With the restructuring largely complete and the question of ownership resolved, Curtice Burns set out in the mid-1990s to bolster its core businesses and solidify its relationship with Pro-Fac by making acquisitions and entering into partnerships that would enable it to buy more crops from Pro-Fac members. In July 1995 Michigan-based food processor Packer Foods was acquired for $5.4 million and was merged into Comstock Michigan Fruit. In mid-1996 Curtice Burns bought Matthews Candy Co., which was placed in the Snack Foods Group. In April 1997 the company entered into a partnership with Flanagan Brothers, Inc., of Bear Creek, Wisconsin, through which the two companies would merge their sauerkraut production operations.

In January 1997 Dennis M. Mullen took over as CEO of Curtice Burns. Mullen aimed to reduce debt at the company, improve its profitability, and eventually increase sales from the $739 million of 1996 to $1 billion. He had Curtice Burns off to a good start on meeting these goals as the company posted net income of $13.1 million for the first nine months of fiscal 1997, a vast improvement over the $2.3 million loss for the same period in fiscal 1996.

Principal Divisions

Comstock Michigan Fruit; Nalleys Fine Foods; Southern Frozen Foods; Curtice Burns Snack Foods Group; Brooks Foods.

Further Reading

Adelson, Andrea, Food Maker Turns Down Dean Foods, New York Times, September 24, 1994, p. C5(N).

Cochran, Thomas N., and Pauline Yuelys, Curtice-Burns Foods Inc.: Its Secret Is in Finding the Sauerkraut Markets, Barrons, September 26, 1988, p. 63.

Cook, James, Tea for Two, Forbes, March 2, 1981, p. 78.

Curtice Burns Foods Inc.: A History, Curtice-Burns Public Relations, November 1991.

Jaffe, Thomas, Sleeper, Forbes, December 26, 1988, p. 154.

Lively, Janet, Curtice Burns Prospects Blossom, Democrat and Chronicle (Rochester, N.Y.), July 15, 1997, pp. 8B, 10B.

Regional Edge, Refrigerated & Frozen Foods, July 1992.

This Co-op Really Cooperates, Food Processing, March 1996, pp. 78-79.

Etan Vlessing

updated by David E. Salamie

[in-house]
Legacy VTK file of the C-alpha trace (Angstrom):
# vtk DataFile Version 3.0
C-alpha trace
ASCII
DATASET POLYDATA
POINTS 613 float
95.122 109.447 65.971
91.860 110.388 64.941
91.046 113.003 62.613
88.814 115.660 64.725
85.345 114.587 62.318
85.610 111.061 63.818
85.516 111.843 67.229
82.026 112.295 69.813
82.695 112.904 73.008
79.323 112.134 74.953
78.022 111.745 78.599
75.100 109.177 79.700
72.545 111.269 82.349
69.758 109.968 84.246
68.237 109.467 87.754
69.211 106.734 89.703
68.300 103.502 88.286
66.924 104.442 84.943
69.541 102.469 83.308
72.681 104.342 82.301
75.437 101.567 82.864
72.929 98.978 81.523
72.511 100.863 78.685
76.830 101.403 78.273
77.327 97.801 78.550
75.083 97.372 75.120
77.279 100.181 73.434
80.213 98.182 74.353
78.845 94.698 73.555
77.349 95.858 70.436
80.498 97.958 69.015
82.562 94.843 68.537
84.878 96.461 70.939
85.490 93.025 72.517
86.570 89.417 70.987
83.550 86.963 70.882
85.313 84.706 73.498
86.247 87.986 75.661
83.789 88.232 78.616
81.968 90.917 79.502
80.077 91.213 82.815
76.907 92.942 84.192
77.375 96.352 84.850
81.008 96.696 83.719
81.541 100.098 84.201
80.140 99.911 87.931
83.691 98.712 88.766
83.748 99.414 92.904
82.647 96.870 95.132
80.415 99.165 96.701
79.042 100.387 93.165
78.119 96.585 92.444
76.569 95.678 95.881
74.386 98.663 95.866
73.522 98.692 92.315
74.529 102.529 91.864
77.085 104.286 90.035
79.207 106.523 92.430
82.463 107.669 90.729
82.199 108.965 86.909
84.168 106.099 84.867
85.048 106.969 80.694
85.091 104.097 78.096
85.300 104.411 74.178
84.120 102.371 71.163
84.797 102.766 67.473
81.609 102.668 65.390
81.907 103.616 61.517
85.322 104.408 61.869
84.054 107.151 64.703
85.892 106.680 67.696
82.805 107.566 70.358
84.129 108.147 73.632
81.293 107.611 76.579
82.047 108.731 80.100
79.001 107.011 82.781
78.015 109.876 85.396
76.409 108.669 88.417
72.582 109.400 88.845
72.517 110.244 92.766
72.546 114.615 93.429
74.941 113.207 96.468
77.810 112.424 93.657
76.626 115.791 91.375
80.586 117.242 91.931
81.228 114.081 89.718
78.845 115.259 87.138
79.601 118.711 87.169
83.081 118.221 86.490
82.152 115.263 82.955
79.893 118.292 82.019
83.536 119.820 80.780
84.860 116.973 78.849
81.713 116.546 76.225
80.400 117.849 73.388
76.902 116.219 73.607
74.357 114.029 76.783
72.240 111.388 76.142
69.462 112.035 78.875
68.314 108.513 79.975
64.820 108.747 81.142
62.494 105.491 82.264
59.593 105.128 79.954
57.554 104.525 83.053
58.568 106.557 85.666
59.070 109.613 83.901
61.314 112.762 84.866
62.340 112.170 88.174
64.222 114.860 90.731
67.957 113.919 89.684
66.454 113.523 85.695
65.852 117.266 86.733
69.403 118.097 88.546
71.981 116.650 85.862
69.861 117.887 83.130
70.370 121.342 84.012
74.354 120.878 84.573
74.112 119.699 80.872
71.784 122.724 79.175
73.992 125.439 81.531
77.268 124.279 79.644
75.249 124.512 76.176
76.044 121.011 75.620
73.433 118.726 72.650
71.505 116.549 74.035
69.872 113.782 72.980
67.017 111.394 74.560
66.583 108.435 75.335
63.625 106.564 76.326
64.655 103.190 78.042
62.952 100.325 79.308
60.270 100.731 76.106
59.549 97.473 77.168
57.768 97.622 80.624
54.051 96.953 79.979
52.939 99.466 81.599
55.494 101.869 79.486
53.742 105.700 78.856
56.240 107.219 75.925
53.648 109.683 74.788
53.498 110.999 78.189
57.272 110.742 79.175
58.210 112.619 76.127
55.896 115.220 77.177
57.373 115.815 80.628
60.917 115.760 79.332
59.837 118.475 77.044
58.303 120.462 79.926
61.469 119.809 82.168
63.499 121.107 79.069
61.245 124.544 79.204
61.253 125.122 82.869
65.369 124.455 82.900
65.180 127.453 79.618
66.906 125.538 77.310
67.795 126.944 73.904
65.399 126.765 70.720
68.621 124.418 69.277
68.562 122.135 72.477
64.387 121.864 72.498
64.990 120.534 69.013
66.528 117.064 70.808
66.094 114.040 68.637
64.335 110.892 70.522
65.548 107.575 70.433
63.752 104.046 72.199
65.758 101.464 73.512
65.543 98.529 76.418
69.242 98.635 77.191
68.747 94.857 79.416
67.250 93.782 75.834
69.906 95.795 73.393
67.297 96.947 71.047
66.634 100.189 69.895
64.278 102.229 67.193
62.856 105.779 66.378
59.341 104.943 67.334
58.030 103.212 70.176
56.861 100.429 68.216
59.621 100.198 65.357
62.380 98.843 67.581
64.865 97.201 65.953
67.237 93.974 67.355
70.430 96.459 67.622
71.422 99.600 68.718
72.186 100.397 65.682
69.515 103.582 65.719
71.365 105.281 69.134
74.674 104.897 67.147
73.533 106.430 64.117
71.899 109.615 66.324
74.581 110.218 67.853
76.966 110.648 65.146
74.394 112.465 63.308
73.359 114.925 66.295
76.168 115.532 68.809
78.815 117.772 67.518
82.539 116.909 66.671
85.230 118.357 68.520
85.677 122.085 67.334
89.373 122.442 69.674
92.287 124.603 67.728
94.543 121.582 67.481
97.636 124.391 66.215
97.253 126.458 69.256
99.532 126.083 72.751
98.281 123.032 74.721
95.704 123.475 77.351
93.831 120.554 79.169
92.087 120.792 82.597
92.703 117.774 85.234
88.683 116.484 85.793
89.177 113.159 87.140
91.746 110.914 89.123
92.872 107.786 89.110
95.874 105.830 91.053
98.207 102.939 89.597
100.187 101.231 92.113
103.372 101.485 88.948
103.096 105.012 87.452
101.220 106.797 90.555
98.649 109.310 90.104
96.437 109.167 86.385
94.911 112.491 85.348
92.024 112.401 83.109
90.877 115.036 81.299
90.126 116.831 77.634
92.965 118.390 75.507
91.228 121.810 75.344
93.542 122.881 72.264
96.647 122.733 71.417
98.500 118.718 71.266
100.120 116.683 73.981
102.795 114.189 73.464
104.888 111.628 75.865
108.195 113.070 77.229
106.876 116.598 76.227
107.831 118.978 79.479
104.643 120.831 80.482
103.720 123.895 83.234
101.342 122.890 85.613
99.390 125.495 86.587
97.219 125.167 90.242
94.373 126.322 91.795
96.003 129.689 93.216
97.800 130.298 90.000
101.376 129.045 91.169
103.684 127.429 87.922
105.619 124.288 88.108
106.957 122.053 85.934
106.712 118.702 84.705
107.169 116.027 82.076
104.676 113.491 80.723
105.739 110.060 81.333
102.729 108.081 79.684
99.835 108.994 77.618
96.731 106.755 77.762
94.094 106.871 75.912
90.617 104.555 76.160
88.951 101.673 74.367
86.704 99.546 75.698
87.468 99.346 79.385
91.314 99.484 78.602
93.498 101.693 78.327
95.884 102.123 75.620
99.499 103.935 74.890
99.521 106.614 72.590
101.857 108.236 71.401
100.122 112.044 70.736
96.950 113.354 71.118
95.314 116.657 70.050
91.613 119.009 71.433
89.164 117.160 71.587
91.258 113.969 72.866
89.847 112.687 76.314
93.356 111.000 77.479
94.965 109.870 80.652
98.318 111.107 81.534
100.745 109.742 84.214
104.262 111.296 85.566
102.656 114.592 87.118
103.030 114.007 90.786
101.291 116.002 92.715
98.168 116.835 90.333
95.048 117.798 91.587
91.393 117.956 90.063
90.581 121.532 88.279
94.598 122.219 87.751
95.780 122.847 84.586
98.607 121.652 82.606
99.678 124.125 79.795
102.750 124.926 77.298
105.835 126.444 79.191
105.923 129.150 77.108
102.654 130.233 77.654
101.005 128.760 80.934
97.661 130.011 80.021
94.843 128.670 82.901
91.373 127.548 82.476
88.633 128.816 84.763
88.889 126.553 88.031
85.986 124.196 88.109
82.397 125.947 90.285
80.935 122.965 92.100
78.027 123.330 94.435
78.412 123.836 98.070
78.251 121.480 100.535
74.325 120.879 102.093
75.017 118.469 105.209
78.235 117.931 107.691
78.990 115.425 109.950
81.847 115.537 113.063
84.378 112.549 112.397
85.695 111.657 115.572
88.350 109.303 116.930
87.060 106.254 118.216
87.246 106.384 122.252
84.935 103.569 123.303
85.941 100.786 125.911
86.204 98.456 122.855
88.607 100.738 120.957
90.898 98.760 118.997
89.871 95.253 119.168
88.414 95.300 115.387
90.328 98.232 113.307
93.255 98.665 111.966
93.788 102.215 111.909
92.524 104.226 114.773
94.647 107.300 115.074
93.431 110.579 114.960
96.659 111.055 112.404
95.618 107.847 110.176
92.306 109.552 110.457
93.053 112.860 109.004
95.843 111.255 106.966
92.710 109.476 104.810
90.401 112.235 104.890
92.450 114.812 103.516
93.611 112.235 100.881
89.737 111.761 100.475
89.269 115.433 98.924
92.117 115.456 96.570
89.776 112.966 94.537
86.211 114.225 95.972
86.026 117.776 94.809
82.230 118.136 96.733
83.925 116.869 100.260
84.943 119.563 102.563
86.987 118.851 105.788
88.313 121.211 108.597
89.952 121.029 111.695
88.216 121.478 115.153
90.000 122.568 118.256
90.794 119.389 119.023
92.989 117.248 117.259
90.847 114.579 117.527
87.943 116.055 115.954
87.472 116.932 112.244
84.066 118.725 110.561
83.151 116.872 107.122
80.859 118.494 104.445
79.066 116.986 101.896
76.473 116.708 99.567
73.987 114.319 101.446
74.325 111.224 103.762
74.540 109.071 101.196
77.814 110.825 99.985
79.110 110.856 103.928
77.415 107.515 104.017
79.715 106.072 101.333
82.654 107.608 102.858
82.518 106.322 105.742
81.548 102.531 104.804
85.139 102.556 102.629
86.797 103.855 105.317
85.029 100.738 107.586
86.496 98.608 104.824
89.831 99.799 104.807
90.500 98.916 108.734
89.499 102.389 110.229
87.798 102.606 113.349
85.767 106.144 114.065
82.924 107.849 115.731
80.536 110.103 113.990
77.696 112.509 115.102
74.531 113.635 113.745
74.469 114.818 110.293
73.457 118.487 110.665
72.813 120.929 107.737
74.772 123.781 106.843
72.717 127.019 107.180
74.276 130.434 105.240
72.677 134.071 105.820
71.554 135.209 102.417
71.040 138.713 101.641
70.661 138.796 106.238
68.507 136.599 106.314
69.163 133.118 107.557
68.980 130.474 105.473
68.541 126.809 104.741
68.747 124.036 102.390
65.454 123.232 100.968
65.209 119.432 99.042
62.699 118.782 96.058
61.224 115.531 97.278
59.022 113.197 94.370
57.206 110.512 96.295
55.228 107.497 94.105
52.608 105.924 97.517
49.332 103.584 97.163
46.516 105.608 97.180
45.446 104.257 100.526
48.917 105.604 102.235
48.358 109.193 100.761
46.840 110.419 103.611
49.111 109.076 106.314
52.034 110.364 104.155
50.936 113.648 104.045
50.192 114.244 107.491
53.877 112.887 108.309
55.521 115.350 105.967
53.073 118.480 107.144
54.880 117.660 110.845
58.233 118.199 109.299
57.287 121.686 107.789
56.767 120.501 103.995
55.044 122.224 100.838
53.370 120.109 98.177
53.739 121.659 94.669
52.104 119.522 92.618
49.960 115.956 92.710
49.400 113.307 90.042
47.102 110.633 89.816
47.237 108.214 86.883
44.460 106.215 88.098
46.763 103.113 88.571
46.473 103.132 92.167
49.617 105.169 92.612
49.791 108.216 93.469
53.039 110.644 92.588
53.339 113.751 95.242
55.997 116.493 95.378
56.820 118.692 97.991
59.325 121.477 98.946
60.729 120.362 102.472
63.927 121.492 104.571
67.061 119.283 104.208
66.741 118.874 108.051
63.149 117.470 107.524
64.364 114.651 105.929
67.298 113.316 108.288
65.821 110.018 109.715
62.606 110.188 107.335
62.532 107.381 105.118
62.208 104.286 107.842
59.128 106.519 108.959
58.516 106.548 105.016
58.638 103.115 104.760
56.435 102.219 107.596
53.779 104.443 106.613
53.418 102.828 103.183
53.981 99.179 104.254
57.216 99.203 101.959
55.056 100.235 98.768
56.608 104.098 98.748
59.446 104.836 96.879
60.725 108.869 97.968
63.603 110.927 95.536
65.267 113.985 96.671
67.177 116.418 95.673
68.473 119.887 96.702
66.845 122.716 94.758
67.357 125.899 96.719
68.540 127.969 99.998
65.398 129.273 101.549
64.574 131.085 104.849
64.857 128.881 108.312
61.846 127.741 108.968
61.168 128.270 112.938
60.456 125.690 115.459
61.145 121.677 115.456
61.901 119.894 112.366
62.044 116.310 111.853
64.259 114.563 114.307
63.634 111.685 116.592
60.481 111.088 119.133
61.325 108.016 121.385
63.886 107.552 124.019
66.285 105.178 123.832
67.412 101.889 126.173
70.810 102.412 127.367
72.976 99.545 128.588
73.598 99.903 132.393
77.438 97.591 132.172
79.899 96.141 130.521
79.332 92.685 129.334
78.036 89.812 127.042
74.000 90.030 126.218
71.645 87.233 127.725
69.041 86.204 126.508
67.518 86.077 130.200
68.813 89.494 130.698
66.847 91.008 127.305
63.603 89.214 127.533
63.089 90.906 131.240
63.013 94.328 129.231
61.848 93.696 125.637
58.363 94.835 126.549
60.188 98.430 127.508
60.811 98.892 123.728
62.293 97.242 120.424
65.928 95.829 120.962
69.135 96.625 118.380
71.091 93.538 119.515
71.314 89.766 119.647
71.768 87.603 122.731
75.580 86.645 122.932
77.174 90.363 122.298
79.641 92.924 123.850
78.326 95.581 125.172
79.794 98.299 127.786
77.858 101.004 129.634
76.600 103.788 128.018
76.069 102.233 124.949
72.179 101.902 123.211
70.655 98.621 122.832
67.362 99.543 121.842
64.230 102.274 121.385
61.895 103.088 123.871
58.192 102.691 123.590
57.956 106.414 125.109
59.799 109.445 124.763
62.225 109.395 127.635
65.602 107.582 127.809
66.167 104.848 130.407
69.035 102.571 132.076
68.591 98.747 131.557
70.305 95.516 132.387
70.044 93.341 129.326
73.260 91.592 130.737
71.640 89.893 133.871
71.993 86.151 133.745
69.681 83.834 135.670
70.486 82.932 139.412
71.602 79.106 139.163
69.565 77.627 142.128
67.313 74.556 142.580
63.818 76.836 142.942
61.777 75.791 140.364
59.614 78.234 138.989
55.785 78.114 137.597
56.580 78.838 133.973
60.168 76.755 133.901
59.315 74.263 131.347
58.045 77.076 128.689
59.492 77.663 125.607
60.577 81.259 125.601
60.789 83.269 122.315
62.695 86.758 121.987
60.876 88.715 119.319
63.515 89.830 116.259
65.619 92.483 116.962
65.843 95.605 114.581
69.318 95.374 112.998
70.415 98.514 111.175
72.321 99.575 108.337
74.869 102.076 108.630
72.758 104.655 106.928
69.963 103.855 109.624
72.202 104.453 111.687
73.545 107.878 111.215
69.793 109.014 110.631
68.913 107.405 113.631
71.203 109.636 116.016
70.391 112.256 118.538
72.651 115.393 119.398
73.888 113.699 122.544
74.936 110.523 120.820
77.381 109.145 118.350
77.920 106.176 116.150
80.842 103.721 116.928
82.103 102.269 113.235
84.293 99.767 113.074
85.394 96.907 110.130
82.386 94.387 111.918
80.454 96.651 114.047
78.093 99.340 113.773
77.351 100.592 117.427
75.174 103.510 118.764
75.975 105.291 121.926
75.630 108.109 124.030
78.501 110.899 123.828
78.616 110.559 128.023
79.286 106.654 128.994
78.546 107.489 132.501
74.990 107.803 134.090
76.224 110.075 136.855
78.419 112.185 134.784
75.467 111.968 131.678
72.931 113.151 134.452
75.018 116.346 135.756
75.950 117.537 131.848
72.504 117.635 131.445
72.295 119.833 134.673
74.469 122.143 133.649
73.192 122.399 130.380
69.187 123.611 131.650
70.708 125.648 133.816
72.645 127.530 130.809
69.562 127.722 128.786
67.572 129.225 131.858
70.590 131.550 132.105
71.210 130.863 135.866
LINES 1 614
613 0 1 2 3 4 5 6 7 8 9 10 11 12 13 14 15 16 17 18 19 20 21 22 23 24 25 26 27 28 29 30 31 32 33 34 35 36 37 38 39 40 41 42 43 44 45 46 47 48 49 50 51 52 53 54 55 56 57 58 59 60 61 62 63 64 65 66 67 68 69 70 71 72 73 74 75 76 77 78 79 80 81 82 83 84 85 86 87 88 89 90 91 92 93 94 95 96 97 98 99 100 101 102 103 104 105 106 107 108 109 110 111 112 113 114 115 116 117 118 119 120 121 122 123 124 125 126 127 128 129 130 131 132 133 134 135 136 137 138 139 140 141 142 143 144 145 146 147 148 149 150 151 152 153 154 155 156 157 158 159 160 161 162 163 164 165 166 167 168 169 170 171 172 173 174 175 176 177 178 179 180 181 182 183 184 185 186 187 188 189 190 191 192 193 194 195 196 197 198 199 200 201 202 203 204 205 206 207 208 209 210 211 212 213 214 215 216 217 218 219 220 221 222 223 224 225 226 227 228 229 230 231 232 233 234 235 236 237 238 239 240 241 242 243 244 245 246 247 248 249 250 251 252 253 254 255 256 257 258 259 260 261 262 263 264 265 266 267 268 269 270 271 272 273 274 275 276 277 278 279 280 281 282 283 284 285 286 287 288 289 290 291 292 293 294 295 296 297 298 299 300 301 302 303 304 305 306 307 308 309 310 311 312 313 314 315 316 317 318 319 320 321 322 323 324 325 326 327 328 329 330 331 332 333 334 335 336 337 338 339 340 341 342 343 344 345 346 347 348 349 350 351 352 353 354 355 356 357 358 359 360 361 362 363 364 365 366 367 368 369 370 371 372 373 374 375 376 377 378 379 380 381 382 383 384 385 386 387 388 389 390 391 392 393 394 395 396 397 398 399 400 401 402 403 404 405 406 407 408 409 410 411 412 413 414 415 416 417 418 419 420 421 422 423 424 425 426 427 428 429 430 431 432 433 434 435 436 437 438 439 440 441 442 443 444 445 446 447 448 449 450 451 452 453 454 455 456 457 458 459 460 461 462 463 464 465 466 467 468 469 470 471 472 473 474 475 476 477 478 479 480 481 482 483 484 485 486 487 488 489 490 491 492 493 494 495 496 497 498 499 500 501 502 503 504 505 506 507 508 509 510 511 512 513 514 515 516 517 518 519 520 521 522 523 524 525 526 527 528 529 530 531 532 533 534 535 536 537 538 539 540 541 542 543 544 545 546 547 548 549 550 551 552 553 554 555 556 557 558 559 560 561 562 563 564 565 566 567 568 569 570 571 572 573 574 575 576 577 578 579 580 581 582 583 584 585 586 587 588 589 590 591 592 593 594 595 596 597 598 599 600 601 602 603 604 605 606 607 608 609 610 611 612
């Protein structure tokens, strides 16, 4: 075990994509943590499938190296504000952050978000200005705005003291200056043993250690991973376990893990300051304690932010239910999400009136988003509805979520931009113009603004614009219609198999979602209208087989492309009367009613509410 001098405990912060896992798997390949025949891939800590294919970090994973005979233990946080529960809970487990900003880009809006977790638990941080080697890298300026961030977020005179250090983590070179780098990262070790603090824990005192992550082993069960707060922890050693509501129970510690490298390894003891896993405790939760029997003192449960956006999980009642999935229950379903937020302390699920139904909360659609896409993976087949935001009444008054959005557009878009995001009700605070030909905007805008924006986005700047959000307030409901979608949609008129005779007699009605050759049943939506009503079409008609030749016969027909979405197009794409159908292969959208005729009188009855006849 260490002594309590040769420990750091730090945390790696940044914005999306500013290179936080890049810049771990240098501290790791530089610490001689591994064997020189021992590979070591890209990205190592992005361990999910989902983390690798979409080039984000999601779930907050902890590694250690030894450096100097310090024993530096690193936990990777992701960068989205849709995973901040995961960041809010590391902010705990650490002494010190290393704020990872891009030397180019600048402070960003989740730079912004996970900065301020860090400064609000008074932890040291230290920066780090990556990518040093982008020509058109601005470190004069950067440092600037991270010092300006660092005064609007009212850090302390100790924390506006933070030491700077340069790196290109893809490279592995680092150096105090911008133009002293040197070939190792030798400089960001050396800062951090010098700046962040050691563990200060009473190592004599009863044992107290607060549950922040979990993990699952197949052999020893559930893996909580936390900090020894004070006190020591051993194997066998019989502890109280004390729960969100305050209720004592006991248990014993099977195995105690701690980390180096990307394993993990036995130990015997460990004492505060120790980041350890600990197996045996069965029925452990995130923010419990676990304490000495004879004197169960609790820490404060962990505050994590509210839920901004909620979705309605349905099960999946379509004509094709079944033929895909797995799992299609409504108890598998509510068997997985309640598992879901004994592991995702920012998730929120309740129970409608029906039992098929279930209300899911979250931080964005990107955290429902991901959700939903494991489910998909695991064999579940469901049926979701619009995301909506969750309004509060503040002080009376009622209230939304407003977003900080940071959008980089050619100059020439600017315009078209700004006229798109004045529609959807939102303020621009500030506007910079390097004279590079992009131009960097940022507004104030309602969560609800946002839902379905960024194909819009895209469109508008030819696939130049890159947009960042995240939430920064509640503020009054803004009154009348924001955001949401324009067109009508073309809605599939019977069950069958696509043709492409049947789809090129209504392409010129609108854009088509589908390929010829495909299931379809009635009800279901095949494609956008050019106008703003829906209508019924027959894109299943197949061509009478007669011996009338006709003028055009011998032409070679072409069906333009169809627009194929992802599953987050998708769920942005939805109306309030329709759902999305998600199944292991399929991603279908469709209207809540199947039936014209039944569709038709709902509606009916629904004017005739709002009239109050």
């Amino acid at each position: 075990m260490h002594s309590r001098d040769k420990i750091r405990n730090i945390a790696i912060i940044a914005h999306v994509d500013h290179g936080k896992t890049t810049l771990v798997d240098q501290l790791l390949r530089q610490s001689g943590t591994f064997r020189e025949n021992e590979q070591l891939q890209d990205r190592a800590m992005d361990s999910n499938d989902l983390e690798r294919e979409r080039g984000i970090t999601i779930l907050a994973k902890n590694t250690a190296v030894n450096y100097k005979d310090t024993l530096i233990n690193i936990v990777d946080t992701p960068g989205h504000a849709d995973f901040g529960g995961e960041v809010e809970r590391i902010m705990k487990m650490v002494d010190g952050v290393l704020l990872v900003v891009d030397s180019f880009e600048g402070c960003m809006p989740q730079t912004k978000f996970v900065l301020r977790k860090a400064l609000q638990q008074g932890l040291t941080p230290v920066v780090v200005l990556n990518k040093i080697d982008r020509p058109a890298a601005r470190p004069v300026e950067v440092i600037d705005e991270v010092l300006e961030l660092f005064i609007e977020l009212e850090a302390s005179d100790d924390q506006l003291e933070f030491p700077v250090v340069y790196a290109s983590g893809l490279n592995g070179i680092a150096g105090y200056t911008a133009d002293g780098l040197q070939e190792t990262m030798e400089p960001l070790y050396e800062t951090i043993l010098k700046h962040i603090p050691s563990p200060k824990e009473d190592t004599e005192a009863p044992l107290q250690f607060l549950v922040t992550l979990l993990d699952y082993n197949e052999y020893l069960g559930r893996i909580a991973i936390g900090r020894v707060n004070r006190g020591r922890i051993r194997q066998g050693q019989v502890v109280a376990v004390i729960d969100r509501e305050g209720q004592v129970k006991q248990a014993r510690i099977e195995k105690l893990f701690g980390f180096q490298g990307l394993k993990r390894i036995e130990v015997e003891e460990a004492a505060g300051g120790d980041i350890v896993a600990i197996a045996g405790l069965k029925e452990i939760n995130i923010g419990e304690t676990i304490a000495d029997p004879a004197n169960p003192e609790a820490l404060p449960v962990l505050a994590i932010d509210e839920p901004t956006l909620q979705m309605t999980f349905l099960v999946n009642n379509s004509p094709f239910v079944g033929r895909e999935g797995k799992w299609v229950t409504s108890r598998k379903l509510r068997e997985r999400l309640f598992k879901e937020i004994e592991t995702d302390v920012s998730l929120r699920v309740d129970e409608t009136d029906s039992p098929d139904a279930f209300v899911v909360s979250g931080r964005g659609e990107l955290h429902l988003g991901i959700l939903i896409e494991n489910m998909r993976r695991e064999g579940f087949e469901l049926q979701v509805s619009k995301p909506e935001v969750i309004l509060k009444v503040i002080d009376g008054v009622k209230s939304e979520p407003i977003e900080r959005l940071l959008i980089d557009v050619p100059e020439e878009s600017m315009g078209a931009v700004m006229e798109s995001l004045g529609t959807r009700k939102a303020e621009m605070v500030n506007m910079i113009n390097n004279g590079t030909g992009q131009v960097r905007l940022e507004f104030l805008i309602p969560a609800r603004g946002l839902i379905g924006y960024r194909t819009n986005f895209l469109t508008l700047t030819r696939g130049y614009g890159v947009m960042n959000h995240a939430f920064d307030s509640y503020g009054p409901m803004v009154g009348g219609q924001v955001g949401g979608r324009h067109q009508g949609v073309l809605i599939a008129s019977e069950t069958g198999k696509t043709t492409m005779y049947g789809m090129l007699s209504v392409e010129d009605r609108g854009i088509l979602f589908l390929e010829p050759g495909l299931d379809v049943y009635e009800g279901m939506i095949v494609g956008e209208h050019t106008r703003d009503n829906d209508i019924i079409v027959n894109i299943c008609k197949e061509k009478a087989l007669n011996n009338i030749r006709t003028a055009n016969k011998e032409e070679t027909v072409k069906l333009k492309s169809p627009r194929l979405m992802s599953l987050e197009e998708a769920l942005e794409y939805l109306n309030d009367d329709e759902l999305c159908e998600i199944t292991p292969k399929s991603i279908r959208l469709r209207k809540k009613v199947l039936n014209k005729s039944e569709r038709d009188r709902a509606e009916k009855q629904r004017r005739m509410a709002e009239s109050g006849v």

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Curtice-Burns Foods, Inc.

Curtice-Burns Foods, Inc.

90 Linden Place
P.O. Box 681
Rochester, New York 14603-0681
U.S.A.
(716) 383-1850
Fax: (716) 383-1281

Public Company
Incorporated: 1961
Employees: 7,400
Sales: $896.9 million
Stock Exchanges: American Midwest
SICs: 2033 Canned Fruits & Vegetables; 2099 Food Preparations Nec; 2011 Meat Packing Plants; 2037 Frozen Fruits & Vegetables; 2096 Snack Foods

Curtice-Burns Foods Inc. is a fruit, vegetable, and food processor, that grows, packages, ships, and markets a range of food products internationally. The companys range of products include canned and frozen fruits and vegetables, desserts, oat-based cereals, condiments, snack foods, microwaveable main dish meals, and breaded specialty vegetables.

The fruit and vegetable processor got started through the work of the Curtice brothers and the Burns-Alton Corp. late in the nineteenth century. First, in 1868, brothers Simeon and Edgar Curtice founded a small grocery store in Rochester, New York. Soon thereafter, they formed a canning business called Curtice Brothers to save surplus vegetables and fruits they could not sell in the store. Working first from a Water Street plant, the business expanded to Curtice Street, and before long additional plants were built in Vernon, New York, and Woodstown, New Jersey.

At this time, the commercial tinning and canning industry was still developing. Technology for mass market preserving was rudimentary, and the use of chemical preservatives brought occasional digestive side effects. Nevertheless the Curtice Brothers business grew; the company, along with other food processors, discovered that products tastefully packaged could find strategic markets.

In 1920, both Curtice brothers having died, control of the company was handed over to the Security Trust Company, which shortly thereafter sold its stake to Douglas C. Townson.

The Burns half of Curtice Burns began as the Burns-Alton Corp. in Alton, New York. In 1900, founder C. F. Burns began packing dried and fresh apples and dried beans. His son Ed joined the family business in 1925, and the companys name was changed to C. F. Burns and Son, Inc.

Much of the companys food products at this time were shipped to Europe, a market that slowly shrank during the 1920s. In 1927, the Burnss plant was re-equipped to process applesauce. One year later, 50,500 cases, mostly applesauce, had been processed at the plant.

The merger of the Curtice Brothers and C. F. Burns & Son operations occurred in the early 1960s. Both companies were active in the fruit and vegetable growing regions in central and western New York state. They and other food processors were adjusting to the end of lucrative government contracts for canned food during the World War II years. With sales down, companies found fixed and overhead costs rising.